When the Supreme Court ruled on Epic Systems v. Lewis on May 21, 2018, they altered how cases involving collective action would play out. We are currently seeing the results of the Court’s decision in the case of Turner et al v. Chipotle Mexican Grill, Inc. Continue reading
Saturday June 30 (and into the wee hours of Sunday July 1) saw the end of the fiscal year and with it came midnight and last minute (literally) deals in the Delaware General Assembly. Here were some of the biggest takeaways that will affect employment law: Continue reading
It’s Hard Out There for a Tip
Life as a waiter is hard. Rude customers, surviving the lunch rush, and then you get stiffed on a tip. While it’s an afterthought for many of us as diners, tips are a waiter’s livelihood. For those who have never waited a table or processed payroll for a hospitality business, here’s a secret: waiters aren’t entitled to the same minimum wage as everyone else in the United States. Continue reading
Recently there has been a lot of talk in Delaware regarding right-to-work laws.
When a private-sector company is organized, the union will try to negotiate a requirement that all employees either join the union and pay union dues or pay a so-called agency fee for the services provided by the union like negotiations and grievance processing. The National Labor Relations Act (NLRA) authorizes individual states to outlaw this practice. Any state who passes such a law is called a “right-to-work state.”
The U.S. Department of Labor (DOL) released its proposed rule today that would broaden federal overtime pay regulations by raising the minimum salary threshold to $50,440 per year in order qualify for an exemption from overtime under the Fair Labor Standards Act (FLSA). Continue reading
The Supreme Court’s 2013 ruling in United States v. Windsor created a lot of uncertainty in the area of federal employment benefits. Because the federal government’s definition of marriage as being between one man and one woman was held to be unconstitutional, the decision left open the question of when same-sex couples were eligible for spousal benefits in a variety of contexts. In a move that is sure to simplify issues for multi-state employers, the Department of Labor is taking steps to clarify that issue under the Family & Medical Leave Act (FMLA). Continue reading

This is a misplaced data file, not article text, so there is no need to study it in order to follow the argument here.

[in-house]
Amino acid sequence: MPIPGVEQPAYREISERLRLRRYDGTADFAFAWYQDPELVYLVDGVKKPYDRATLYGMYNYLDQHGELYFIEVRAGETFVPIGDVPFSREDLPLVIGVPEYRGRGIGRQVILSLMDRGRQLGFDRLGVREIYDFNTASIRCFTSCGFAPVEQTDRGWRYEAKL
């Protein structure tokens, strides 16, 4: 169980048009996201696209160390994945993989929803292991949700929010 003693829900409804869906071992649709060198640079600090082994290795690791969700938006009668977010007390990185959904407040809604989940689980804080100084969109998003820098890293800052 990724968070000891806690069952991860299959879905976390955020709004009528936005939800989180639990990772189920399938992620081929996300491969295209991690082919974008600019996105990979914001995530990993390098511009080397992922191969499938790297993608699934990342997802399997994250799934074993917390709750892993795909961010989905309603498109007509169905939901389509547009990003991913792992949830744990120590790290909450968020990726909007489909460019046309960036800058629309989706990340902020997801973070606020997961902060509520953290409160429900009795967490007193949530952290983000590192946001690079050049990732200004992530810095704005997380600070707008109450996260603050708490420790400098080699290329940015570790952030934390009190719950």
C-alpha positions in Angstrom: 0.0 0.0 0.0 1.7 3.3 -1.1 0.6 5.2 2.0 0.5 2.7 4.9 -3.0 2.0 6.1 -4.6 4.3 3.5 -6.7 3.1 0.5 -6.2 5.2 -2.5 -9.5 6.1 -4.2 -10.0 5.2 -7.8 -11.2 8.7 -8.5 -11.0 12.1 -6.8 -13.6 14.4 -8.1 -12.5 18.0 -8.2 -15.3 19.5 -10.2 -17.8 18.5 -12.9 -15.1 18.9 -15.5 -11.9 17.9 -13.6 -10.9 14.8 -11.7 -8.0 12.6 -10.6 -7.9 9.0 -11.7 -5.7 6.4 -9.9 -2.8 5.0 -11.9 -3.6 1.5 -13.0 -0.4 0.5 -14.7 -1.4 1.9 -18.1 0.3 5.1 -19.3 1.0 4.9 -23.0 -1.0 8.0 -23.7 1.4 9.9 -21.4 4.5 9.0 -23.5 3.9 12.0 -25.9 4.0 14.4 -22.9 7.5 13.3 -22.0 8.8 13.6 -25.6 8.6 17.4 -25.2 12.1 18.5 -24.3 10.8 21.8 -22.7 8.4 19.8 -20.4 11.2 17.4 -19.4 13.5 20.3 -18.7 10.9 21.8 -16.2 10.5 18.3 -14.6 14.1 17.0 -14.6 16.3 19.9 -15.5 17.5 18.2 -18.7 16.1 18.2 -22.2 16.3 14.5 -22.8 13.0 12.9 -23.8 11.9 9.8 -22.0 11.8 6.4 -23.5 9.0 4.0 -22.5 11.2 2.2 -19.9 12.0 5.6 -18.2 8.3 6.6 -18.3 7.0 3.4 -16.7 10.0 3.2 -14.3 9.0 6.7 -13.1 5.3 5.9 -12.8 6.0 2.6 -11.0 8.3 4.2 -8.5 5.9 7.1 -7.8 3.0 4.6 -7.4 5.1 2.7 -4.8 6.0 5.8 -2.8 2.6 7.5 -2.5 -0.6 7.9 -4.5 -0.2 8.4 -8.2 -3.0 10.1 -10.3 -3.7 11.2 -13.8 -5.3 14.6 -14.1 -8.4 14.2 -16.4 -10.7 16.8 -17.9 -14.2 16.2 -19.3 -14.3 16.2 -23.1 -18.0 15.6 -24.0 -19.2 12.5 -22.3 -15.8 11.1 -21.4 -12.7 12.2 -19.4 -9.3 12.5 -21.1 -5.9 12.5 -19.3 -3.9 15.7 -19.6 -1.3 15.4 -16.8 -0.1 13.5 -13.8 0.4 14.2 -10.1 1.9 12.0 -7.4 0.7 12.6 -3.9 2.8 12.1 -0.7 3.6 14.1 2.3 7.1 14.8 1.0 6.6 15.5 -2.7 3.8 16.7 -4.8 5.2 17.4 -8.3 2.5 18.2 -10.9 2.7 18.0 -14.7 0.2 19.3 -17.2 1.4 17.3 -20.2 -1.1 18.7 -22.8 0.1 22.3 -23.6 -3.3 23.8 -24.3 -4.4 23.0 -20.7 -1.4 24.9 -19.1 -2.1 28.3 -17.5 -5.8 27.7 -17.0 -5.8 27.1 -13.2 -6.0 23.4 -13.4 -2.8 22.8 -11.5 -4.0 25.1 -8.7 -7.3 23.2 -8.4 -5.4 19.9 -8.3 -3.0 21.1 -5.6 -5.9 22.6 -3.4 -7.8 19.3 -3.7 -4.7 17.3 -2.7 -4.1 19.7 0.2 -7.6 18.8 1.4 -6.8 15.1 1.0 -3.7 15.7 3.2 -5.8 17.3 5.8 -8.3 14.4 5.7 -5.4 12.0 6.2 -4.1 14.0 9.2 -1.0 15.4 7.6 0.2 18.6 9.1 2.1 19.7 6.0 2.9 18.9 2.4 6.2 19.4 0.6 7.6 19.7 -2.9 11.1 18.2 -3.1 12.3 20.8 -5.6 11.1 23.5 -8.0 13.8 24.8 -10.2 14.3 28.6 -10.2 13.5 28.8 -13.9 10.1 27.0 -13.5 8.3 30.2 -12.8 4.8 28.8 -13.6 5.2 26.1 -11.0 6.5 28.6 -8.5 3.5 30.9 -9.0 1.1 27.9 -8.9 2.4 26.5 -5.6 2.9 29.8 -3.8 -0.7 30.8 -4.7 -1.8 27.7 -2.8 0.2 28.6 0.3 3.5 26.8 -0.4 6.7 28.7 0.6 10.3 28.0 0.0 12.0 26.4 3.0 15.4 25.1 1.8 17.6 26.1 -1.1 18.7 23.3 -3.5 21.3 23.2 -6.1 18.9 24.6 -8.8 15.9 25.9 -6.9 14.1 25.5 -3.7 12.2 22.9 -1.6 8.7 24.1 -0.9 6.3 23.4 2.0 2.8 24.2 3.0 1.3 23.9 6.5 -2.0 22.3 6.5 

It’s summer and that means it’s time for summer vacations. Some employers are unaware of the law regarding when an employee may be paid “comp time” instead of wages. So here’s a brief recap of what you should know.
Absent an exemption (see below), all employees must be paid at an overtime rate of 1.5 times the normal hourly rate for all hours worked in excess of 40.
This means that an employee who earns $20/hr. must be paid $30/hr for each hour worked over 40.
If the employee works 40 hours, he is paid $20 x 40 = $800. If he works 42 hours, he is paid $20 x 40 ($800) plus $30 x 2 ($60) as overtime compensation.
But he may not be paid his regular rate for the first 40 hours ($800) plus 2 hours of “comp time.” No, no, no. All time in excess of 40 must be paid (money in an amount equal to) 1.5 times the normal hourly rate.
Provided the employer complies with Rule #1, the employer may offer comp time as a supplemental form of wages.
One common example of this is paying comp time for hours 35-40. So, in addition to his regular wage of $800, the employee may also be paid 5 hours in comp time as an incentive or reward for working those last five hours. Similarly, some employers offer comp time for premium shifts.
Both scenarios are totally kosher, so long as the employee is receiving his regular wage. Comp time is a supplement not a substitute.
As with any rule, there are exceptions.
But, with comp time, the exceptions are few. An employer may pay an employee comp time in lieu of wages in certain situations. First, exempt employees (those who are not entitled to overtime in the first instance) can be paid comp time for time worked in excess of 40 in a week.
Second, certain public-sector employees may be paid comp time, including state and local government employers. In the public sector, under certain conditions, employees may receive compensatory time off at a rate of 1.5 hours for each overtime worked, instead of cash overtime pay.
Law enforcement, fire protection, and emergency response personnel and employees engaged in seasonal activities may accrue up to 480 hours of comp time; all other state and local government employees may accrue up to 240 hours.
There are exceptions to every rule. For example, some states do not permit the use of comp time or limit accrual to a lesser number than provided by federal law. Before you implement a comp-time system in your workplace, you should consider having it reviewed with legal counsel. And, if you have a comp-time system in place for non-exempt employees as a substitute for overtime pay, you should consider consulting with your employment lawyer to determine whether the system violates state or federal wage payment laws.
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